SHANGHAI, June 10 (Reuters) - China's commercial hub of Shanghai faces an unexpected round of mass COVID-19 testing for most residents this weekend - just 10 days after a city-wide lockdown was lifted - unsettling residents and raising concerns about the impact on business.
Shanghai officials on Thursday said seven of the city's 16 districts would carry out PCR testing for all residents over the weekend due to the discovery of a few cases in the community, saying they wanted to prevent a renewed outbreak.
Another six districts announced similar plans later in the day. Some of the districts said residents would not be allowed to leave their homes while the testing was carried out.
"During the sampling communities will carry out 'closed management', there will be only entry and not exit, which will be lifted after the sampling is over," read one notice from Changning district.
"We hope that residents ... will participate in an orderly way in the PCR testing."
The announcements were greeted with surprise and concern, with some taking to the Twitter-like Weibo platform to ask how the testing would affect plans for the weekend, such as moving house or seeing a doctor. Many expressed fear they could be locked down again.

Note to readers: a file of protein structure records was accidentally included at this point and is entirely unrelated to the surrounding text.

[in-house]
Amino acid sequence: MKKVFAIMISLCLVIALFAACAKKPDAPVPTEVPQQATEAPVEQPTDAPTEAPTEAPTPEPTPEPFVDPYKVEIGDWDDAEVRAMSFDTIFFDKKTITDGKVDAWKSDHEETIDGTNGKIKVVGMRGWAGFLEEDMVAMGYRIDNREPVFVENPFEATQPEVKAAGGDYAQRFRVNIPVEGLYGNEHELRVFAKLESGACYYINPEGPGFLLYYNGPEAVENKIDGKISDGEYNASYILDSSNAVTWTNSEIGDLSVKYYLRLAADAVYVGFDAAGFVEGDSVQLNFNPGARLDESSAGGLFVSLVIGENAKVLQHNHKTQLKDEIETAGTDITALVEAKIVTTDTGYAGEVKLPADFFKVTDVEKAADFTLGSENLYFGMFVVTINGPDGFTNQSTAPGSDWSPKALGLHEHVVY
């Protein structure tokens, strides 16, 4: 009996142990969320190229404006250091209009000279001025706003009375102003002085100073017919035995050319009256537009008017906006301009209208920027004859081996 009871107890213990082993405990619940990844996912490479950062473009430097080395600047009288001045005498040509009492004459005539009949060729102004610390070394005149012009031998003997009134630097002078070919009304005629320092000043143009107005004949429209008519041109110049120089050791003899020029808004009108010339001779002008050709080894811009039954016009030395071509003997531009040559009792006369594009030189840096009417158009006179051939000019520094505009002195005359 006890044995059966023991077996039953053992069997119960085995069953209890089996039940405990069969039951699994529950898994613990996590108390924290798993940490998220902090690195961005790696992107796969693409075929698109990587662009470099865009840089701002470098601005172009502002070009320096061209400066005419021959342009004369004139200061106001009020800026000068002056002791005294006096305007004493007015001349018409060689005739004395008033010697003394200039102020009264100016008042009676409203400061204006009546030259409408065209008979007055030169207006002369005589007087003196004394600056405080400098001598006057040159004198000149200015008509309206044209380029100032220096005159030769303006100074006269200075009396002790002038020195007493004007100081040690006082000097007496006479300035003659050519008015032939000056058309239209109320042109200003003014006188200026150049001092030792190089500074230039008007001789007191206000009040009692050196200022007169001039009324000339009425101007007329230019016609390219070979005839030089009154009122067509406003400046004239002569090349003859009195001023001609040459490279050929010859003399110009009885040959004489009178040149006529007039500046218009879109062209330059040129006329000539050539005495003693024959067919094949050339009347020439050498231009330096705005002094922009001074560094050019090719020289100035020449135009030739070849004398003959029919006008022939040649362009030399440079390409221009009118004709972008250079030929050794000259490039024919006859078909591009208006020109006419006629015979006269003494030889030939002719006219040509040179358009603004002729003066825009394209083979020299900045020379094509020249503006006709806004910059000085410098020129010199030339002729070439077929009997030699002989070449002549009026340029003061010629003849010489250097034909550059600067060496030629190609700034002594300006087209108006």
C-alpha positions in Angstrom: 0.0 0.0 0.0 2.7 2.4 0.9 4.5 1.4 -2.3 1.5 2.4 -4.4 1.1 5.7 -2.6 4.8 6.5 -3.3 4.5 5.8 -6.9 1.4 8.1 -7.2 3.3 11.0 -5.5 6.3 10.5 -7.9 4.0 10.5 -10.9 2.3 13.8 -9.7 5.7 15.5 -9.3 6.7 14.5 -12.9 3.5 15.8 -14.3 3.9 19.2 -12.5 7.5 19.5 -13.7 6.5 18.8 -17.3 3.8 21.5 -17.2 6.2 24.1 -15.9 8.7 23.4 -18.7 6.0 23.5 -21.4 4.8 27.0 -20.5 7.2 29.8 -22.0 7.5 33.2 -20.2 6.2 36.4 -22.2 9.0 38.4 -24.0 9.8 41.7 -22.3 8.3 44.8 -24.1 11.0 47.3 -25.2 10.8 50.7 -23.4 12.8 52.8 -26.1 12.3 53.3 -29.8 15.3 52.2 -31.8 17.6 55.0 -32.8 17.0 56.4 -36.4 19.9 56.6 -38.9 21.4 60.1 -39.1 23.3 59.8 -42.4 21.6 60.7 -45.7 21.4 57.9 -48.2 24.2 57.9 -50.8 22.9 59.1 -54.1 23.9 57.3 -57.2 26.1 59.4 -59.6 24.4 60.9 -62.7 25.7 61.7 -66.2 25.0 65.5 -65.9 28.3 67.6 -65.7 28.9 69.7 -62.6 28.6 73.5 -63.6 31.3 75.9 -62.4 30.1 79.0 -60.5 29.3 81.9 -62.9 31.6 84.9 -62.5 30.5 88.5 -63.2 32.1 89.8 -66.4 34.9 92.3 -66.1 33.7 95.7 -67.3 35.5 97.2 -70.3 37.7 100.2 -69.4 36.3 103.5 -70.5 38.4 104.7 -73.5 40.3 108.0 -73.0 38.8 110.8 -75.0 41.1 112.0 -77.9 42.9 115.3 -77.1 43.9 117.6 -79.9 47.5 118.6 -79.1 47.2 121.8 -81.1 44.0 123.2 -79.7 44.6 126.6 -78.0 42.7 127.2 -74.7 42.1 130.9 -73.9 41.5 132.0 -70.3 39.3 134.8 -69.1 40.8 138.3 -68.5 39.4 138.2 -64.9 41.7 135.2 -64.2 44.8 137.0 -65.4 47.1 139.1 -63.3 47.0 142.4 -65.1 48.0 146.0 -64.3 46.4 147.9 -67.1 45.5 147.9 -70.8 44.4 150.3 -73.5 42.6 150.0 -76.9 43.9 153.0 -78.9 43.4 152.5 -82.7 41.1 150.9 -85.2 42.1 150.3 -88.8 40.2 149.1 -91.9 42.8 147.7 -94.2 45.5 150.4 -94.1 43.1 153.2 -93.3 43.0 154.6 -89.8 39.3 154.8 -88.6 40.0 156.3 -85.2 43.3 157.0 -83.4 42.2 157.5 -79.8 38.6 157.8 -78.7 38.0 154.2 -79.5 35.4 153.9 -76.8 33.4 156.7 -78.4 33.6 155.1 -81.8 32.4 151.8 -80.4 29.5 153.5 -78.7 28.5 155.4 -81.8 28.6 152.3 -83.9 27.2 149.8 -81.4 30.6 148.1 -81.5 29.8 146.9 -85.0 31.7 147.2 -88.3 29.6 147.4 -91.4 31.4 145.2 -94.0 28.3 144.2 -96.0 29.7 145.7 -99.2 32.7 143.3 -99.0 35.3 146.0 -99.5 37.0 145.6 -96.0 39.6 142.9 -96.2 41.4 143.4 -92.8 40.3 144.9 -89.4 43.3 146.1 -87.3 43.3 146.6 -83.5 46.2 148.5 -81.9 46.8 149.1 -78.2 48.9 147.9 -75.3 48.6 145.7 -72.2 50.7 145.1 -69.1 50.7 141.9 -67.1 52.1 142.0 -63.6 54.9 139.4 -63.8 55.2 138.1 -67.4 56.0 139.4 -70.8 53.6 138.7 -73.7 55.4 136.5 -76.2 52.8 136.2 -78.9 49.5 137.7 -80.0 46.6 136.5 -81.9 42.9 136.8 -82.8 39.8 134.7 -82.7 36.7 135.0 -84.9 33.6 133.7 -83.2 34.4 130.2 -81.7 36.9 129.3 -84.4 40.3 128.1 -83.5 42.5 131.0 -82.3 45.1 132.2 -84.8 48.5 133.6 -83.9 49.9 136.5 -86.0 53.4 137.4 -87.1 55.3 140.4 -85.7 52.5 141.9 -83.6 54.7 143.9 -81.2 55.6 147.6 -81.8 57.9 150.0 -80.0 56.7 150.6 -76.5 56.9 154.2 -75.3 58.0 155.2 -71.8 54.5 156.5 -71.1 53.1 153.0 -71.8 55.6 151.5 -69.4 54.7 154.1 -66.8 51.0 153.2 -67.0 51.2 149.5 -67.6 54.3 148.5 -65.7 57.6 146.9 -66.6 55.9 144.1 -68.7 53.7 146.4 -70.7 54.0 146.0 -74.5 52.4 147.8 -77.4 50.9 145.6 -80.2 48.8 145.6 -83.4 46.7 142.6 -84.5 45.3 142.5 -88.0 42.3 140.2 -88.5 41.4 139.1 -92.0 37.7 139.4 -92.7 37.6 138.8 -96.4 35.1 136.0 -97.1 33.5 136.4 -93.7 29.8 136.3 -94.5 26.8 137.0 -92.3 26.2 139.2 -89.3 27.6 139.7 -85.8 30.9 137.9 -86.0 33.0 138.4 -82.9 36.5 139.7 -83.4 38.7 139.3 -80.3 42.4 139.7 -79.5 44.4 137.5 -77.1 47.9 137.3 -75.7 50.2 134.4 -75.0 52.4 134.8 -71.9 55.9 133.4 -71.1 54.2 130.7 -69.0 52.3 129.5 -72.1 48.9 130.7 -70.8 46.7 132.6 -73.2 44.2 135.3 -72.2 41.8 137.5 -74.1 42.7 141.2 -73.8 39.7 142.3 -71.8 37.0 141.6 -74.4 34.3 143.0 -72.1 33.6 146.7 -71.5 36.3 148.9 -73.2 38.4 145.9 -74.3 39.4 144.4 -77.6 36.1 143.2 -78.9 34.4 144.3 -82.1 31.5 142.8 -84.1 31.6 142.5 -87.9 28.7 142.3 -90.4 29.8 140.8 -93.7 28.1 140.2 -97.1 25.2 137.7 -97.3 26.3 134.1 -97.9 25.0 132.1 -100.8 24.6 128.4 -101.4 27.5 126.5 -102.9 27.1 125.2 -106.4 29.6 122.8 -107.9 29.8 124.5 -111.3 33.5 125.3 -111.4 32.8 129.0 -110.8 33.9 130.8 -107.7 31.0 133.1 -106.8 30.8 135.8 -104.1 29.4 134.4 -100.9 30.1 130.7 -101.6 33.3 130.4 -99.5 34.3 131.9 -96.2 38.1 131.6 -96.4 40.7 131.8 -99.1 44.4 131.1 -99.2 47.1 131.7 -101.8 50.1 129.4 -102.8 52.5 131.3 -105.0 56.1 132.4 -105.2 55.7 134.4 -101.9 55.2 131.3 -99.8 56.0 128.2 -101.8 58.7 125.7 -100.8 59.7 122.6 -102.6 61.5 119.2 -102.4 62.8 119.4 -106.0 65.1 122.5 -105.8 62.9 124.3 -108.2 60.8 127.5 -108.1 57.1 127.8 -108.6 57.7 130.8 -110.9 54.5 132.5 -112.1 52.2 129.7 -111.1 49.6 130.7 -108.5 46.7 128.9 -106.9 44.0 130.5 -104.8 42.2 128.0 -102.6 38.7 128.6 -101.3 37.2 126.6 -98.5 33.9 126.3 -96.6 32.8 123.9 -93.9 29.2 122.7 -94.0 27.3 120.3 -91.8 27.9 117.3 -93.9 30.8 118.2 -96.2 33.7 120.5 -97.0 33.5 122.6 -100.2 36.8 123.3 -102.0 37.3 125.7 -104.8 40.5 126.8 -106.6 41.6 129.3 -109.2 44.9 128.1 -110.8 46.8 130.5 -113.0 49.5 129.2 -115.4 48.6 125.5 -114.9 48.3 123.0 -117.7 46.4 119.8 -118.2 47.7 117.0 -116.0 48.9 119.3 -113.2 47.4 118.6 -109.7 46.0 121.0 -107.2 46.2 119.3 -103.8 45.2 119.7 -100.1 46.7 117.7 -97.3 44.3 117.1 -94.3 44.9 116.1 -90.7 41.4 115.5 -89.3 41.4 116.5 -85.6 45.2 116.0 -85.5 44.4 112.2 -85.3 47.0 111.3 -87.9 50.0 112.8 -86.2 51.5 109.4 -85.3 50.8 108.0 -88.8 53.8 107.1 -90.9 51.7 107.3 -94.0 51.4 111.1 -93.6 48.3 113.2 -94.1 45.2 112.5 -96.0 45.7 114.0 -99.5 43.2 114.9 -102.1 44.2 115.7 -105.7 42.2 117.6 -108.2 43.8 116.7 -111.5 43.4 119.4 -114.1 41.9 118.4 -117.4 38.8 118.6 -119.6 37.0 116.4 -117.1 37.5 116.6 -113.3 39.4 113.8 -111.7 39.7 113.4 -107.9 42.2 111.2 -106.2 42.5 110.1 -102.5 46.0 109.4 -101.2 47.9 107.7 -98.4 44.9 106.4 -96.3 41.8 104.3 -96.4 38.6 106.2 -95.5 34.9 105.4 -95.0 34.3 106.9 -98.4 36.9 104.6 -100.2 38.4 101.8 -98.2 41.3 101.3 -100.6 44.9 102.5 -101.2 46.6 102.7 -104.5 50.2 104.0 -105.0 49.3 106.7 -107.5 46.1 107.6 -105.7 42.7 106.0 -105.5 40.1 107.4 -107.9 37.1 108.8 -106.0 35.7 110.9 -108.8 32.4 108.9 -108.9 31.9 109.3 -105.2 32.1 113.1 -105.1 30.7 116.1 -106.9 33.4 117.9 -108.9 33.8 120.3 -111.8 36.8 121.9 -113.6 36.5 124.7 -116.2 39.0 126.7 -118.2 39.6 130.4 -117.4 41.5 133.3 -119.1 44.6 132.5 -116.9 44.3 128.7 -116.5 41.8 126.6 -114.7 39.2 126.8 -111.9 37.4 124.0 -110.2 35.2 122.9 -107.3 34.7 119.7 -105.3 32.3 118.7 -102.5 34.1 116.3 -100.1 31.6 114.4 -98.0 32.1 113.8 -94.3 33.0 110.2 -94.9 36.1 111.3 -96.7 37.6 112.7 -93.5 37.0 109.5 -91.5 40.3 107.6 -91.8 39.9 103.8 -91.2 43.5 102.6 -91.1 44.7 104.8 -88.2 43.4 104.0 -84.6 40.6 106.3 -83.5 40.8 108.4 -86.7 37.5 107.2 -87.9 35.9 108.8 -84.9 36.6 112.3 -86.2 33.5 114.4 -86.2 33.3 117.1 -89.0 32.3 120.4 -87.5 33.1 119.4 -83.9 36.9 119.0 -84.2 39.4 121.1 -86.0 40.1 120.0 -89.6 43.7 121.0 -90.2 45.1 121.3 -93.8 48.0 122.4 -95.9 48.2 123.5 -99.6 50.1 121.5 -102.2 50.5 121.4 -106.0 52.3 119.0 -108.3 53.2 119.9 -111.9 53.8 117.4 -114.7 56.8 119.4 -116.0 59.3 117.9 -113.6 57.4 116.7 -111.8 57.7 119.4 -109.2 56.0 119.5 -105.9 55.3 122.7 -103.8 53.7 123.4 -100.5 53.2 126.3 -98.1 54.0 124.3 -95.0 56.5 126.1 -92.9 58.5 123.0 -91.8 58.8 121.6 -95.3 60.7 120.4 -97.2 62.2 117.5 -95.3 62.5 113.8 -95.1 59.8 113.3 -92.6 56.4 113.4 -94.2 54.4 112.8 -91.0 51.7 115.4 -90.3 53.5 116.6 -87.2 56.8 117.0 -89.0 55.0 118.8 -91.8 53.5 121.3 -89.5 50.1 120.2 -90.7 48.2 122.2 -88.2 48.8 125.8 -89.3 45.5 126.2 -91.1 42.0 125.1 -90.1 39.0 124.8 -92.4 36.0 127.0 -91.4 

The move comes on top of already onerous testing requirements that the city introduced for its 25 million residents after easing a city-wide lockdown on June 1.
Residents need to have proof they have taken a COVID test within the last 72 hours to enter areas like malls and offices - or even to use subways and buses. Many have become frustrated about having to queue in hours-long lines at more than 15,000 booths scattered around the city to do so.
Some parts of the city have remained under or returned to lockdown shortly after June 1 due to positive cases and their close contacts. Three of the latest infections that have led to several closures were traced to a popular beauty salon in the city centre that reopened when the city did on June 1.
While China's infection rate is low by global standards, President Xi Jinping has doubled down on a zero-COVID policy that authorities say is needed to protect the elderly and the country's medical system, even as other countries try to live with the coronavirus.
Shanghai's two-month lockdown fuelled widespread frustration, anger and even rare protests among its residents, as they grappled with lost incomes, the loss of freedom, the death of friends and relatives, and even hunger.
It also battered the Chinese economy, disrupted supply chains and slowed international trade. (Reporting by Brenda Goh; editing by Richard Pullin)